P1150900The Tasmanian black truffle was what prompted me to choose my first course. Admittedly, they were no where near as generous as the waiters in France or Italy. Sadly only three shavings to go with my…

P1150902Oxtail dumplings and consommé, confit yolk, truffle. The consommé was key to this dish with its intense flavour and clarity. The oxtail dumpling was spot on too with its thin soft skin and delicious morsel of oxtail inside that just melted in the mouth with the consommé and pieces of black truffle. It was a rich and earthy flavour that really needed the piece of…

P1150906… buttery Marrow brioche to mop it all up. I probably could have done with a bit more marrow with the brioche as the tiny slither hardly was enough for half a slice. Nevertheless, this was cause of my wife’s food envy who instead opted for…

P1150903… the Glazed kingfish, buckwheat noodles, miso mustard sabayon. It would be unfair to knock this dish because the balance of flavours and overall composition was actually more elegant than my dish with every component working in subtle harmony, highlighting the flavour of the fish. The miso mustard sabayon was light, silky and perfect for the glazed fish. The crispy buckwheat noodles completed the trifecta with the textural contrast and there was a lovely level of heat coming from the slices of red chili. What a superb first course all round!

P1150908For the next course the sommelier recommended the 2010 Cobaw Ridge, Pinot Noir, Macedon Ranges, Victoria. I was open to trying something new and given Cobaw Ridge was the only unfamiliar one on the options by glass, I obliged. Whilst it was a fine drop, I must confess it wasn’t my type of pinot noir as I found it rather too spicy on the nose and palate for my liking.P1150909We normally have a rule of choosing different dishes but we couldn’t turn down the Flinders Island roast leg of saltgrass lamb, truffled pommee purée, winter accompaniments that required a minimum of two persons. It was served with a thick delicious jus on the side. The crime here was that, sadly instigated by us, the kitchen had to cook the meat closer to well done as my wife was pregnant. As a result the meat was slightly dry, although the herb crust on the outside and the jus more than made up for the compromise. My wife did not waste time in tucking into the truffled pomme purée, having missed out the truffle in round one.

P1150916Dessert was another triumph for me with the ‘Apple’ which consisted of a bed of granny smith apple granita on which laid a thin casing of white chocolate. As I cracked the sphere I could see…

P1150920… the inside was filled with buttermilk, walnut and an apple and cidre jelly. It had a good acidic sharpness to the dish with an inviting aromatic scent and was not sickeningly sweet at all. My wife was yet again filled with food envy.

P1150918She opted for A winter’s ramble – seeds, nuts, quince, honey, parsnip, chocolate. This was a much more subtle dish with an interesting play on texture using, unusually for a dessert, seeds and nuts to contrast the soft sponge and quince. Again the flavours were extremely well balanced although it did not have the wow factor of my dish.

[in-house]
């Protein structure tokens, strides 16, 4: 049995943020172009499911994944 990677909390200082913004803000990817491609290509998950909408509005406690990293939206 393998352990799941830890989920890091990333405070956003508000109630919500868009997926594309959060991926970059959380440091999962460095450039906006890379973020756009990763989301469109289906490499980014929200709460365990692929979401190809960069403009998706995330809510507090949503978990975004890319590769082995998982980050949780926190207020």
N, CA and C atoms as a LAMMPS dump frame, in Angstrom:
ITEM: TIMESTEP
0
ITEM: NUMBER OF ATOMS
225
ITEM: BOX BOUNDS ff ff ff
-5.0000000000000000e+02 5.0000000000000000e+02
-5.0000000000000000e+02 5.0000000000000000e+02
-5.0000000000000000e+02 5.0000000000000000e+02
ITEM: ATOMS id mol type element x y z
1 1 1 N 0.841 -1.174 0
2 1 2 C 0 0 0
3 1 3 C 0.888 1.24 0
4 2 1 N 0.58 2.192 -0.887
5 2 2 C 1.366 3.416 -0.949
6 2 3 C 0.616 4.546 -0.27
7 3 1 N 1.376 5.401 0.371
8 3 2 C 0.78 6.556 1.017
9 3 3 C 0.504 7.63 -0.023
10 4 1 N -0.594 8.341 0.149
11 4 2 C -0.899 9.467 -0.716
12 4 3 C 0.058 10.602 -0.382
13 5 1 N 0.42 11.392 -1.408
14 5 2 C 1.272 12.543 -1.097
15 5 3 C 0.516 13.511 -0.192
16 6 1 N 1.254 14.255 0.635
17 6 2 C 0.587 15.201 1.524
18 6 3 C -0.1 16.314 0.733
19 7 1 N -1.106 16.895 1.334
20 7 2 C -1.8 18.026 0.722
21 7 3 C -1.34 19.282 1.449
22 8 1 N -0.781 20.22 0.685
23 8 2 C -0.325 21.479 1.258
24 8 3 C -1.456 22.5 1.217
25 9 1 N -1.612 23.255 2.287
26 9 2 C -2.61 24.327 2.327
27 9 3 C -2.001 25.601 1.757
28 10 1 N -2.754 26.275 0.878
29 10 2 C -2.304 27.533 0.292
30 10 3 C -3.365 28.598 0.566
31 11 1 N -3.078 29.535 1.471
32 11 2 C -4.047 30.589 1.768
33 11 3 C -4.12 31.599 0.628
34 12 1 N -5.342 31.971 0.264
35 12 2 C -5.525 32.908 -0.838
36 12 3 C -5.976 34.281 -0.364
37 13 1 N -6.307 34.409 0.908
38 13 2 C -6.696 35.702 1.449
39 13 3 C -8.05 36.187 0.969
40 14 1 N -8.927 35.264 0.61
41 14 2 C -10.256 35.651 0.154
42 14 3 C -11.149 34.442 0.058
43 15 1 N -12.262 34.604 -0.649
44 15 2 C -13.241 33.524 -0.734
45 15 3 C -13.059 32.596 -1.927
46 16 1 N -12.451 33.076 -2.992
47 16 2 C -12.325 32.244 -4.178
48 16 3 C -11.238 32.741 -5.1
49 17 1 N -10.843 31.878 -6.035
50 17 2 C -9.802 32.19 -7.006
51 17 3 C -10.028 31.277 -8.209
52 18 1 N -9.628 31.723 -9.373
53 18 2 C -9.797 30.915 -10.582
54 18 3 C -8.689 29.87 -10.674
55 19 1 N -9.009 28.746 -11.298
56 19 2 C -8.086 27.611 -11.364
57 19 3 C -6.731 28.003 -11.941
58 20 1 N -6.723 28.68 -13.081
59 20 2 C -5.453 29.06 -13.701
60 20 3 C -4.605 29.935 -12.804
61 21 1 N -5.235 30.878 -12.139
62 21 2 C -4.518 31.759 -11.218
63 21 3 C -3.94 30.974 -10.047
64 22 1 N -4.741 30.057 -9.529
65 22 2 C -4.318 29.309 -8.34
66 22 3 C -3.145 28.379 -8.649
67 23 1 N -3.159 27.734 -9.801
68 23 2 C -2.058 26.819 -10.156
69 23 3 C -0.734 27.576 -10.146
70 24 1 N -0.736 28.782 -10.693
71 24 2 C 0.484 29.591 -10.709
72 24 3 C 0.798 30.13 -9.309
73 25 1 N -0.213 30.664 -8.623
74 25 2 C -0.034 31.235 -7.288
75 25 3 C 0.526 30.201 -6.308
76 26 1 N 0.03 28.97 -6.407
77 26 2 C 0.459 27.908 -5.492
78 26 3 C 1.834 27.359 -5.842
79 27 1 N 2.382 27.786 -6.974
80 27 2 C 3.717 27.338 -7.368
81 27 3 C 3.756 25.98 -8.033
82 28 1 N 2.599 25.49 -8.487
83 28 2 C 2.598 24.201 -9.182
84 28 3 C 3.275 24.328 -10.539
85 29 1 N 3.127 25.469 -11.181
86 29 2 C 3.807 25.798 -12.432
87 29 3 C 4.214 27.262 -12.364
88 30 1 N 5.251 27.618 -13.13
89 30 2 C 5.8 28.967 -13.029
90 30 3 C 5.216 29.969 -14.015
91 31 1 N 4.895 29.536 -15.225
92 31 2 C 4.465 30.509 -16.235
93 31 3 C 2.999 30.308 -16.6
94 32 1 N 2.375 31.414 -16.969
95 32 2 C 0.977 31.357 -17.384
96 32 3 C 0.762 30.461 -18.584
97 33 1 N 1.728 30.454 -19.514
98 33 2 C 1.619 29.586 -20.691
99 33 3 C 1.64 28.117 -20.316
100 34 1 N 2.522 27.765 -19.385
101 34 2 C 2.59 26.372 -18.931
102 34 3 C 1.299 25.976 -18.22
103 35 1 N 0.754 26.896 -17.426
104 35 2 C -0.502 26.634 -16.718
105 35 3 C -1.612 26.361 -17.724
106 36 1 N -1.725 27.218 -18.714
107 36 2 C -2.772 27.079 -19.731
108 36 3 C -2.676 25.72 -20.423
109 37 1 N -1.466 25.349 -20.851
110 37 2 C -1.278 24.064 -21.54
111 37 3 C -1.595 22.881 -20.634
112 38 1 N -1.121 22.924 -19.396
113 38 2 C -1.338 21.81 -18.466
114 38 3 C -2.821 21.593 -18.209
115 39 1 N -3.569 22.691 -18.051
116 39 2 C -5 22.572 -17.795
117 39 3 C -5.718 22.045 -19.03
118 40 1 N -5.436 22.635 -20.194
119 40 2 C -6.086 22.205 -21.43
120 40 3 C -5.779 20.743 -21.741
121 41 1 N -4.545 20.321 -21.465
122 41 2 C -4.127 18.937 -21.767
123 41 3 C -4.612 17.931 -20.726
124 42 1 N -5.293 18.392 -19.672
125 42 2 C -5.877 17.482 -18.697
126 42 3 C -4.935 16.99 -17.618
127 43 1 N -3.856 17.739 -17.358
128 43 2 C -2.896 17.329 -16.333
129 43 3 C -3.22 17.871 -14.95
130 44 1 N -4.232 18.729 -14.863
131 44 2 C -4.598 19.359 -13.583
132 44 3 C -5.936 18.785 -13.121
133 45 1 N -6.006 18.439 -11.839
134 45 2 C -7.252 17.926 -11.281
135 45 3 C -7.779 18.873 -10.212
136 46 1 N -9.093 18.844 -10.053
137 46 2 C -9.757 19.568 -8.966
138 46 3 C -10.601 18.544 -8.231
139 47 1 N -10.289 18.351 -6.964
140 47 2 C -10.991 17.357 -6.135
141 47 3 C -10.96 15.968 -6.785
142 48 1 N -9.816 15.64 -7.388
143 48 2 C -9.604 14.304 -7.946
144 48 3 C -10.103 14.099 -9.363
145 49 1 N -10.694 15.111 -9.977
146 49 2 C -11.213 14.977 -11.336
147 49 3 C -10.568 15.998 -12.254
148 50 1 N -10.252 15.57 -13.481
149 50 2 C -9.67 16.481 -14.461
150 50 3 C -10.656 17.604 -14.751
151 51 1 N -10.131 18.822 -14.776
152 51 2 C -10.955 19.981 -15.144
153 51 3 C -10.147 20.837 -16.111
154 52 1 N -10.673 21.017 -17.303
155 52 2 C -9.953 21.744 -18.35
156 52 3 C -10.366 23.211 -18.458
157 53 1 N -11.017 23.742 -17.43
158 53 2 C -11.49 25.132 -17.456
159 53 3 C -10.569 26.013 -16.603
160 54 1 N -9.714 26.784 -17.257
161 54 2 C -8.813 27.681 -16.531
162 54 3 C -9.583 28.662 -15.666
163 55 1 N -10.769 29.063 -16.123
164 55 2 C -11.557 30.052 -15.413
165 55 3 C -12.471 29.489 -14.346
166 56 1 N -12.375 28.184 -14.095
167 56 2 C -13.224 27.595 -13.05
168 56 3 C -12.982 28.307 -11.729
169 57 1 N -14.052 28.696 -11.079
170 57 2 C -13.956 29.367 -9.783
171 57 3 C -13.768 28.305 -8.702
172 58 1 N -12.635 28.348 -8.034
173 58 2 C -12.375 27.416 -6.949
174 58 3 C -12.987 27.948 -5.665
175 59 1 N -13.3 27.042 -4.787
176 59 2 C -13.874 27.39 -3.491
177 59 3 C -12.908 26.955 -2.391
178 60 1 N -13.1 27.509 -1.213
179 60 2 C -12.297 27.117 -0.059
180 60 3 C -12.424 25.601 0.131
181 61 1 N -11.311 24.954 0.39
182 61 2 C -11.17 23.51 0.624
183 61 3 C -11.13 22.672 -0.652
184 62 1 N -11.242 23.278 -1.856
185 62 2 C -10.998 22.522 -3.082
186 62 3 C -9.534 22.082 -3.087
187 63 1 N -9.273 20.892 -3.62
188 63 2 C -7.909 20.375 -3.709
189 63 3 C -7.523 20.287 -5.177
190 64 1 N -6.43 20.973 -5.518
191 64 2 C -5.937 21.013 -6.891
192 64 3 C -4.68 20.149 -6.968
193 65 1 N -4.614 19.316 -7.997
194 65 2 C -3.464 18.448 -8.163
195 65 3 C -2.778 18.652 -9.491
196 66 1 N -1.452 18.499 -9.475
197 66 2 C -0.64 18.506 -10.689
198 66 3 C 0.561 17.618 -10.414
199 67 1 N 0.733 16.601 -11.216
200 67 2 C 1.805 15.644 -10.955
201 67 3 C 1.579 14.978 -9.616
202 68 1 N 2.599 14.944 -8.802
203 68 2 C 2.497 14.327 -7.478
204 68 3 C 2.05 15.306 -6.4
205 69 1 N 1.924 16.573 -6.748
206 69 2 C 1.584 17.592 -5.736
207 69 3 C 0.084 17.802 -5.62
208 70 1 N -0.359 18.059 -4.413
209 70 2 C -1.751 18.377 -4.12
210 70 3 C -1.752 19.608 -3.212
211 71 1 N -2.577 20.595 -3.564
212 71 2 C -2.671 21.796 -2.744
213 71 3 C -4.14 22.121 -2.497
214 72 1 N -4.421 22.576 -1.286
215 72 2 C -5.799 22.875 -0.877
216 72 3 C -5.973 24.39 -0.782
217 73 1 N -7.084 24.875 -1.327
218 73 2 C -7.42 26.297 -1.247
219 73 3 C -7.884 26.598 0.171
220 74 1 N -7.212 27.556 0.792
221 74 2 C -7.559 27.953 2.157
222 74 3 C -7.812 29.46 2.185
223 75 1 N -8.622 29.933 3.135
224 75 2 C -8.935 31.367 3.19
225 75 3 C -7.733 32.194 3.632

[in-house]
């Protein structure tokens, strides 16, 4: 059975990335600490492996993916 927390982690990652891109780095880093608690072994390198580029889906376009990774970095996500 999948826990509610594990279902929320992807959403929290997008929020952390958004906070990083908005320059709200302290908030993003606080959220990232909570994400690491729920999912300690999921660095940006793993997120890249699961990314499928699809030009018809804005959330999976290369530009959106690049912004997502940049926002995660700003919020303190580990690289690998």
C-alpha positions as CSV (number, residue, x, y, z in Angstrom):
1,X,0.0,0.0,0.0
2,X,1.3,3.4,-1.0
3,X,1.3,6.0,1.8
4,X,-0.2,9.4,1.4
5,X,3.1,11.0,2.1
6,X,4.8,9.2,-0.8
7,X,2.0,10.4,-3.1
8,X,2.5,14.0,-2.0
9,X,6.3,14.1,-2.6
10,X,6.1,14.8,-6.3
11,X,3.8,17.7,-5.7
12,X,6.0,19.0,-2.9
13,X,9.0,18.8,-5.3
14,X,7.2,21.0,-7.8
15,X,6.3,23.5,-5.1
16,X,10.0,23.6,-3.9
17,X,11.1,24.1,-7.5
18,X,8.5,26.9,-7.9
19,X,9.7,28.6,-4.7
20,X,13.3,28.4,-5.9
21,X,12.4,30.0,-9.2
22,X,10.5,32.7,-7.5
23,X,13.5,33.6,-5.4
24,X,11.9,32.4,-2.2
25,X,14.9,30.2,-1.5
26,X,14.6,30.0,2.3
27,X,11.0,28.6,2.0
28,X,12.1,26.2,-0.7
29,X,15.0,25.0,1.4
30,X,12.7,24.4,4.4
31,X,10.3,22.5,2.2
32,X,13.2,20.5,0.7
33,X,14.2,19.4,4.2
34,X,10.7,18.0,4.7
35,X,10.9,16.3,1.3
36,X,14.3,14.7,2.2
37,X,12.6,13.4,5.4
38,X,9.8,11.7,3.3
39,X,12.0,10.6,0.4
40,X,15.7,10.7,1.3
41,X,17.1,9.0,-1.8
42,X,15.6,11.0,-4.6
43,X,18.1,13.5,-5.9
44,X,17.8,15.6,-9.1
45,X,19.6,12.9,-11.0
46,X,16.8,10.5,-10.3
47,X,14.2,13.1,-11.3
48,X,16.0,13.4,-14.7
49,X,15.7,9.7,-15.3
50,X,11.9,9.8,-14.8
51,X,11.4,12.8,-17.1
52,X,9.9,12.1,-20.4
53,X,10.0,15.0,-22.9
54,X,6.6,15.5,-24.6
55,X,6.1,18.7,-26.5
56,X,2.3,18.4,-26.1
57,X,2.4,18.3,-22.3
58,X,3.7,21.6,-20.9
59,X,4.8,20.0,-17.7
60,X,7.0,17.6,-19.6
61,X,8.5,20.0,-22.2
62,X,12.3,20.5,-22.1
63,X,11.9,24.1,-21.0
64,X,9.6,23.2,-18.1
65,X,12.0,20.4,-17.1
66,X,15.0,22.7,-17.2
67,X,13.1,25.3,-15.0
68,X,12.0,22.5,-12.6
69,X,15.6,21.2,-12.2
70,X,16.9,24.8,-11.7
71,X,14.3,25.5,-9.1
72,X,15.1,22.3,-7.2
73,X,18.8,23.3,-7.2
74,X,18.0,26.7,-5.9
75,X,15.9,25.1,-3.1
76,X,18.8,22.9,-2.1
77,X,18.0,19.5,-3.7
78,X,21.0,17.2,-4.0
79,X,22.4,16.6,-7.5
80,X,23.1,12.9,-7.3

P1150890The food at Lake House was undeniably good and the restaurant certainly sets the bar for charming country side restaurants in Australia. What I personally enjoyed, other than the food, was the relaxed atmosphere in the dining room, absent of any pretense, and whilst the food tried to be contemporary, I found the flavours to be comforting and rather familiar, though that was not a bad thing at all. The one thing that was missing that evening was perhaps the backstory to the producers and farmers  that contributed to each dish, for I was led to understand that locality and seasonality was at the centre of Wolf-Tasker’s food (albeit some limited information being available on the menu itself).

La Grenouillere, Montreuil sur Mer


Chef: Alexandre Gauthier      Website:     Cuisine: Modern French

I think it’s a fair assumption to say that the French in general have a relatively low tolerance for modern cuisine and, to a certain extent, I can see their point; why fix something when it’s right? Challenging this concept however, there has been a growing number of chefs over the last decade that have been daring enough to embrace the modern aesthetic. Alexandre Gauthier is one such individual. Since taking over the reins from his father in 2003, Gauthier has come a long way to regain the Michelin star the restaurant lost in 2001. In addition, he has established a hotel that fully encompasses his unique vision and reflects his ethos of working with nature.

P1090555The auberge and restaurant are situated in an idyllic location right by the river Canche, outside the village of Montreuil. This picturesque site is further enhanced by what appears to be a completely wild and rugged garden, full of wild flowers and grasses. On closer inspection however, it is clear that every detail has been carefully considered, highlighting Gauthier’s respect of the natural environment.

P1090503In usual fashion, we commenced the evening with a glass of champagne and an array of amuse bouches in the sitting room located in the old farmhouse that previously served as the main dining room during Gauthier’s fathers time. The imposing fireplace added character to the rustic room that had wooden beams across the ceiling and polished stone floors. Gauthier has thoughtfully and lovingly conserved the room in its former style, respecting the roots and rich history of the auberge.